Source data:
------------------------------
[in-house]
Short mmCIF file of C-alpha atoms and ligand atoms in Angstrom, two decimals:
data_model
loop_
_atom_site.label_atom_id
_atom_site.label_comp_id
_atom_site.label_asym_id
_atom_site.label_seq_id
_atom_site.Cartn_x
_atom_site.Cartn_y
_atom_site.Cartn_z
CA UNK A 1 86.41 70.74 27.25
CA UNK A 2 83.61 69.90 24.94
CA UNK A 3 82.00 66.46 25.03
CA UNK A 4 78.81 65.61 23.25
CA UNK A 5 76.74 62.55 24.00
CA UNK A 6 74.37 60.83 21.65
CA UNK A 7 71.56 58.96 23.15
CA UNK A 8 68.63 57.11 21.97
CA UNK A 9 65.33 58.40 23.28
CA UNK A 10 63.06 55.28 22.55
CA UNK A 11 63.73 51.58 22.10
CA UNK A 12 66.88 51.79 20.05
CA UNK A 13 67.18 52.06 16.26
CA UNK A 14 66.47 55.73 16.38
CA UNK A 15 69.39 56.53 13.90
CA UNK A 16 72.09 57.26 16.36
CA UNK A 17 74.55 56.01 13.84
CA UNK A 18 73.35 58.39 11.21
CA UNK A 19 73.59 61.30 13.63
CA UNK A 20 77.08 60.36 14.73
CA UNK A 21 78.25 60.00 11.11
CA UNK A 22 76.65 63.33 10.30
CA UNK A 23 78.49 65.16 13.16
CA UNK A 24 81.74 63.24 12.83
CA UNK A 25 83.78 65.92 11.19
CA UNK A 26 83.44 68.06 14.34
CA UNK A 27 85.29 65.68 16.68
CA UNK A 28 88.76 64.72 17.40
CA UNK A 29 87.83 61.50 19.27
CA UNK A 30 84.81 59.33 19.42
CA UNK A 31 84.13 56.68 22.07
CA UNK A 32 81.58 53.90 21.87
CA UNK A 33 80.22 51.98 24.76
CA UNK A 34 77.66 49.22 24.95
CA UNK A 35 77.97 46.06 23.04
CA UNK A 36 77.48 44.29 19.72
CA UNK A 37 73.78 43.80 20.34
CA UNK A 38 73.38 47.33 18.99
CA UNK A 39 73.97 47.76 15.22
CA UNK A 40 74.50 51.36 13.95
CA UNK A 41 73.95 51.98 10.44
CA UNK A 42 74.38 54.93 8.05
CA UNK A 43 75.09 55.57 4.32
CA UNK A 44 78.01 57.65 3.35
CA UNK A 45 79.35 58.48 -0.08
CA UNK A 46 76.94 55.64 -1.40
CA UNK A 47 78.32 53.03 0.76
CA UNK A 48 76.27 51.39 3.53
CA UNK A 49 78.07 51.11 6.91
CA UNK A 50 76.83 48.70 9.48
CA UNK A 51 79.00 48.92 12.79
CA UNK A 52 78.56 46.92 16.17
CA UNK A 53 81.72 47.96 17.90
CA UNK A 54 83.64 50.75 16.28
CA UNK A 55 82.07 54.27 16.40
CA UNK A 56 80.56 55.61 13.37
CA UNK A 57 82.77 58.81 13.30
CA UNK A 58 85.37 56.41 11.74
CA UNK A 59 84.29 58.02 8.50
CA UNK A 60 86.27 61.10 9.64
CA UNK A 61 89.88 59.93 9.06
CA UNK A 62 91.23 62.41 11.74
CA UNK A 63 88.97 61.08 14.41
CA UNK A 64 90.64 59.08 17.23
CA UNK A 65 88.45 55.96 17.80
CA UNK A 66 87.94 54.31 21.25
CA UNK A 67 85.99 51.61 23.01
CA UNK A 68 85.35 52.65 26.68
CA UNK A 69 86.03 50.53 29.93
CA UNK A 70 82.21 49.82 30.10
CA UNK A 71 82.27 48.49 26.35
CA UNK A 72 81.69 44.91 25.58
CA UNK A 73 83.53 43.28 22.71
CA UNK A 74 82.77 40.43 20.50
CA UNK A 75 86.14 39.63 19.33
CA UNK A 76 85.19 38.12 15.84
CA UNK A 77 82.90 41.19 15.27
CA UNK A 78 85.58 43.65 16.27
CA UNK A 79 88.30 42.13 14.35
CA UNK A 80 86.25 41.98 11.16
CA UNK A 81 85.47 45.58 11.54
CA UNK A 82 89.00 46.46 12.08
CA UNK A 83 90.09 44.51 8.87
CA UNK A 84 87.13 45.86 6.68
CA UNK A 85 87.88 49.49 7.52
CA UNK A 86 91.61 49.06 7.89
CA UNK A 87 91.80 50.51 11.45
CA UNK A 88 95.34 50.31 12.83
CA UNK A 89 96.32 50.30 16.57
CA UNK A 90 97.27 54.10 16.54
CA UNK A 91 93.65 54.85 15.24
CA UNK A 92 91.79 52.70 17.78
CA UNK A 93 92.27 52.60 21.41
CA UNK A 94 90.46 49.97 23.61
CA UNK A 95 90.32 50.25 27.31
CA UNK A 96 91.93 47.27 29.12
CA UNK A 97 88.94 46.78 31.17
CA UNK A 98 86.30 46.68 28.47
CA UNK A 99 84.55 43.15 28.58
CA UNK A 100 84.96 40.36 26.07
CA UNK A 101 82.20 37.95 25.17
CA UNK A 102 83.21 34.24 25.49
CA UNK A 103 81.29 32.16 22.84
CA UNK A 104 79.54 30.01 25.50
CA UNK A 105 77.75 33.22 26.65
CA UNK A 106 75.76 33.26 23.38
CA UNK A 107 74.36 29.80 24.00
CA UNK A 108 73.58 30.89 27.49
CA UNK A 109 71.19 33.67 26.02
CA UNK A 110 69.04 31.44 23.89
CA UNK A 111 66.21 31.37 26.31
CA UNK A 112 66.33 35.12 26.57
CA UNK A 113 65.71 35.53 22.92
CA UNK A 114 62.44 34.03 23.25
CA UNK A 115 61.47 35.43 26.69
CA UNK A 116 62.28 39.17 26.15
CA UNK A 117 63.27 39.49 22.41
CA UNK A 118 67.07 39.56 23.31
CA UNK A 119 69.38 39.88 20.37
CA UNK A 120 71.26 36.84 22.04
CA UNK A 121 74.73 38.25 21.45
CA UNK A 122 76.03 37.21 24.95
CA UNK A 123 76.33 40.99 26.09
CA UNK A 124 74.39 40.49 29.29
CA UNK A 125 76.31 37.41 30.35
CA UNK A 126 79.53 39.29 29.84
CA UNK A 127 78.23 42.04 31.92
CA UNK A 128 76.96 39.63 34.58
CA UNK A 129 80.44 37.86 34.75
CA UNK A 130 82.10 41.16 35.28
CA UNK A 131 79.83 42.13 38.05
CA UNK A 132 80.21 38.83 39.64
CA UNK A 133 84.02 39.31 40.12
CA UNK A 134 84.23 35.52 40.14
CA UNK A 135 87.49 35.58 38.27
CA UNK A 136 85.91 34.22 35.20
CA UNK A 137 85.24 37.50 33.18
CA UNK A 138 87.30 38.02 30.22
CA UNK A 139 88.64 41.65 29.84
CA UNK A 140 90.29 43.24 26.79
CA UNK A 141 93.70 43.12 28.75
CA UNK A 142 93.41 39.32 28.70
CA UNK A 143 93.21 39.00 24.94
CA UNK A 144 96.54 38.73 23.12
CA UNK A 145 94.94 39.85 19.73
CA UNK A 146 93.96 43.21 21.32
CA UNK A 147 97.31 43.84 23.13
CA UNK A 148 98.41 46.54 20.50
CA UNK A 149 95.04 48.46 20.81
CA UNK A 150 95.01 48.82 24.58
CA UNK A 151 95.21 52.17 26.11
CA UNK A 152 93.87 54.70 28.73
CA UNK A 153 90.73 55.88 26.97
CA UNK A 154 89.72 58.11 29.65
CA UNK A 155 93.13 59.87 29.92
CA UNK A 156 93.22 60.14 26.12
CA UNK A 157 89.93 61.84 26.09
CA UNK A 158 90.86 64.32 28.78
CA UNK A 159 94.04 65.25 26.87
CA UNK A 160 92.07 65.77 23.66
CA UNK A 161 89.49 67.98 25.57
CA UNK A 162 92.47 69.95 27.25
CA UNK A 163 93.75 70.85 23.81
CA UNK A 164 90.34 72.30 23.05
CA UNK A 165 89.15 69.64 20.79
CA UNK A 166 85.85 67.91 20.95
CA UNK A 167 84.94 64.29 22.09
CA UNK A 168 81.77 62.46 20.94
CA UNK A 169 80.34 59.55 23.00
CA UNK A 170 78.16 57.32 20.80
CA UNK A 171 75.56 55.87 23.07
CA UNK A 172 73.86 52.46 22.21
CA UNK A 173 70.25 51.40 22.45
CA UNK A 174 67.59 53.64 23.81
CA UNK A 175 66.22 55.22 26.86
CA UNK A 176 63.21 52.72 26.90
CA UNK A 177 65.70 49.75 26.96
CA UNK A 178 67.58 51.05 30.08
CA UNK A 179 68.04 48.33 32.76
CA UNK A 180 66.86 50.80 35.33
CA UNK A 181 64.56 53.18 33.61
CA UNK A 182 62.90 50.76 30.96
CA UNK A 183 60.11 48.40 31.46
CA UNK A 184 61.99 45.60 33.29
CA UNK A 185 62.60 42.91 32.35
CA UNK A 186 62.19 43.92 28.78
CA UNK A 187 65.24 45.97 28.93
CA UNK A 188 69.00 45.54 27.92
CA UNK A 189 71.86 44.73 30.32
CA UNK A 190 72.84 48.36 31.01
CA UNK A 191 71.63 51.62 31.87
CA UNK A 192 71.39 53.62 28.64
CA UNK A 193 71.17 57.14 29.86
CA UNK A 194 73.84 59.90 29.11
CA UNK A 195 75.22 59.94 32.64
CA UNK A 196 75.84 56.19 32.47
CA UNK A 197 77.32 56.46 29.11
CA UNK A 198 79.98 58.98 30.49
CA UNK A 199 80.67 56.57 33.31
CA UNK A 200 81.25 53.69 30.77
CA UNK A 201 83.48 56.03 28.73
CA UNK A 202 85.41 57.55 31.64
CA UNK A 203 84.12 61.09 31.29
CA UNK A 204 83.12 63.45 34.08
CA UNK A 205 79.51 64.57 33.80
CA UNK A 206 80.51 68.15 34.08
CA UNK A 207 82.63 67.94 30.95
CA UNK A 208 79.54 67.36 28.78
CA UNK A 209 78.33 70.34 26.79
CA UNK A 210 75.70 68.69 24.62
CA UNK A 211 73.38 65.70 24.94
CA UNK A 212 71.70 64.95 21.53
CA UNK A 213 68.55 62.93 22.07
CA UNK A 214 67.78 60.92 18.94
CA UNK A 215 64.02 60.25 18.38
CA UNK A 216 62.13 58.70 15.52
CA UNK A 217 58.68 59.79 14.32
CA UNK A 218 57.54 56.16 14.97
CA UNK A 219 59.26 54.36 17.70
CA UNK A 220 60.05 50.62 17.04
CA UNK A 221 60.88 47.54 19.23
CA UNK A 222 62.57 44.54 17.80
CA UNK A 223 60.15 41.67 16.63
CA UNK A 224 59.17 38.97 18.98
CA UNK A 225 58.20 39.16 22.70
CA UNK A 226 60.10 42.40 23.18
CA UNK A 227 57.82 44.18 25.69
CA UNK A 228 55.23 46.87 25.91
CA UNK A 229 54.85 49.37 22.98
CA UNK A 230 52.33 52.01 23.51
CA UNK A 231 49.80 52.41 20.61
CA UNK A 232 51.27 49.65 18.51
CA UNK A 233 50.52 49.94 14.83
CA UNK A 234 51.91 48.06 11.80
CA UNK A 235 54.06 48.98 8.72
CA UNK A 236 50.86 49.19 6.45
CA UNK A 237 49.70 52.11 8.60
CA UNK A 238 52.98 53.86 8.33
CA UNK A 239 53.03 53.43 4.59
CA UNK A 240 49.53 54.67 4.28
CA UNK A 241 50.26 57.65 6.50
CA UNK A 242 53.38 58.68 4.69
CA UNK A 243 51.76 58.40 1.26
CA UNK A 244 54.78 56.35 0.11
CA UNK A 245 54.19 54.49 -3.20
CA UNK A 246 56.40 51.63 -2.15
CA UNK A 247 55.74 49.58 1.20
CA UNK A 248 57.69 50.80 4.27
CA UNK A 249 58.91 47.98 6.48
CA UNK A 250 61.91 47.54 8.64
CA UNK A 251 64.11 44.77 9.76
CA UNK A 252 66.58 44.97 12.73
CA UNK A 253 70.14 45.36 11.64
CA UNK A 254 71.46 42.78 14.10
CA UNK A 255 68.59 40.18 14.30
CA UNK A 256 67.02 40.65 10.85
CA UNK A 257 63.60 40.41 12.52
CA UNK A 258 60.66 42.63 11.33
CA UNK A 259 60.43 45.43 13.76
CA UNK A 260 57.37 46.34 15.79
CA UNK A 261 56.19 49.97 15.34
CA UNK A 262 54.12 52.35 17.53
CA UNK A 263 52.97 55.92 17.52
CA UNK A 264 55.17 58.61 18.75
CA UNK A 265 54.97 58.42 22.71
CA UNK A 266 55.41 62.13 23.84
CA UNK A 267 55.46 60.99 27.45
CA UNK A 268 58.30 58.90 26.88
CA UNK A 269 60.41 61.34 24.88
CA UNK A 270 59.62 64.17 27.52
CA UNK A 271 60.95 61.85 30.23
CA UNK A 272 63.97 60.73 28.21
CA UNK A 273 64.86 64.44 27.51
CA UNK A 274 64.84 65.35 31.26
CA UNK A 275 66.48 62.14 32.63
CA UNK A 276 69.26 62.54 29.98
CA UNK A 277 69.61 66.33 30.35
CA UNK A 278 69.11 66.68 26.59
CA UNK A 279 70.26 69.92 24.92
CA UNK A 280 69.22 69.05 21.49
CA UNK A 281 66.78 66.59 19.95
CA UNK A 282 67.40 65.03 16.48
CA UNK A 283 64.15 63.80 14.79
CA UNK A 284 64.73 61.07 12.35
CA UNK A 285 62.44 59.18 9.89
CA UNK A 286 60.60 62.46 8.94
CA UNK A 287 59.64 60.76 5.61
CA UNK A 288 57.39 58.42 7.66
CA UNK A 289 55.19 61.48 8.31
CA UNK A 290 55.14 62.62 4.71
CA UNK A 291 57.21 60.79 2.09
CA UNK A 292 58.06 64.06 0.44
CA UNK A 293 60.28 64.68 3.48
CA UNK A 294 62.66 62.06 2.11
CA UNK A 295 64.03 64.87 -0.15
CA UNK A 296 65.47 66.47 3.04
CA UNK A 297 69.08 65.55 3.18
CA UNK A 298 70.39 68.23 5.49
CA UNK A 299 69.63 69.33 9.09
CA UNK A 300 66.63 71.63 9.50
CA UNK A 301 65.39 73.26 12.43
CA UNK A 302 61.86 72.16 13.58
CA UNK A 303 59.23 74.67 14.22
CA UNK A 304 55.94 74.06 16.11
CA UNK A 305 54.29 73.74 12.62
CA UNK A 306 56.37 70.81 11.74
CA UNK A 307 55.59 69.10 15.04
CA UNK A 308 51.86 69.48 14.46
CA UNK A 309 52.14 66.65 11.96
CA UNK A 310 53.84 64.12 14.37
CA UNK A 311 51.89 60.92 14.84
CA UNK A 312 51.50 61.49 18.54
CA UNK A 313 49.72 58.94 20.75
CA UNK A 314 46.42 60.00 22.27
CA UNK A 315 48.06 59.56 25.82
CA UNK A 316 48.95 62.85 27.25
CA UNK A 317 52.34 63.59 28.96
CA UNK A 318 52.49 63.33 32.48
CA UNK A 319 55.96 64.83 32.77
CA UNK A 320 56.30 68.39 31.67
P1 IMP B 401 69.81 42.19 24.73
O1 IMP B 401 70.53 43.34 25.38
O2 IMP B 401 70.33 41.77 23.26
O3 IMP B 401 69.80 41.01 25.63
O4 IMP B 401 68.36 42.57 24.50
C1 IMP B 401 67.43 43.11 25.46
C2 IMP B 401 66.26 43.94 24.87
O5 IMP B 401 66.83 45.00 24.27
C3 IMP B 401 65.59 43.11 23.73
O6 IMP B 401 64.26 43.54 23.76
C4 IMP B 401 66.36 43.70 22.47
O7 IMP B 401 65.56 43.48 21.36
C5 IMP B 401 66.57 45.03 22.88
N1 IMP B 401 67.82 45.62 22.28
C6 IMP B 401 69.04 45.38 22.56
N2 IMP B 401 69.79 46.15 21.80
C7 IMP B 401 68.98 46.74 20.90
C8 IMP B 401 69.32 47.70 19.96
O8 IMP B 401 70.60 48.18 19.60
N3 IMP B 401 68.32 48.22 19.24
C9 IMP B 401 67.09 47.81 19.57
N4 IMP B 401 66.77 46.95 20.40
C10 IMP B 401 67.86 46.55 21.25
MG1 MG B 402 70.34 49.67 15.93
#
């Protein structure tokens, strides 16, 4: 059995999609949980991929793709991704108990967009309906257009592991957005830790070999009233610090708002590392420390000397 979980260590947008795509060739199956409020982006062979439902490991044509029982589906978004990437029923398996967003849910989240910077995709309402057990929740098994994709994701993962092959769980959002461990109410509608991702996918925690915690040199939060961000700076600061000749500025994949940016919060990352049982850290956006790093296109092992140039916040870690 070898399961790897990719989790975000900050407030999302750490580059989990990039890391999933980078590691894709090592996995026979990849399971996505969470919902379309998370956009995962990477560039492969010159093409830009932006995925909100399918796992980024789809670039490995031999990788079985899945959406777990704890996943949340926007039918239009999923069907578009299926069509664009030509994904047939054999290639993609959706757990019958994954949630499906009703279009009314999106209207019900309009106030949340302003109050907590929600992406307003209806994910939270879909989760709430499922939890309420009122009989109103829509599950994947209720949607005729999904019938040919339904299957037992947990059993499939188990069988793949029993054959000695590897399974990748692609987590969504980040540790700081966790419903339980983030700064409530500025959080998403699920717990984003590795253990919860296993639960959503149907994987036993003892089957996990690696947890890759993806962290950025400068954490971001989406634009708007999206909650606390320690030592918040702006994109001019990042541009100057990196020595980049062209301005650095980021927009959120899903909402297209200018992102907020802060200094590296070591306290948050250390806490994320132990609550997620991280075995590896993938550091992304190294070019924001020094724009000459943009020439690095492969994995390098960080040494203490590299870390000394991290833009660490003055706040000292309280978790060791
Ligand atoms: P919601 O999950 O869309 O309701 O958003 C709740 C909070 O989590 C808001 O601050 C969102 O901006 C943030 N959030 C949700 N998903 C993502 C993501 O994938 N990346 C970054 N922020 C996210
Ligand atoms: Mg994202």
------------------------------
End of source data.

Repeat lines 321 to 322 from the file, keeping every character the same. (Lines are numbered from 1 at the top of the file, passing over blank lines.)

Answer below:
CA UNK A 310 53.84 64.12 14.37
CA UNK A 311 51.89 60.92 14.84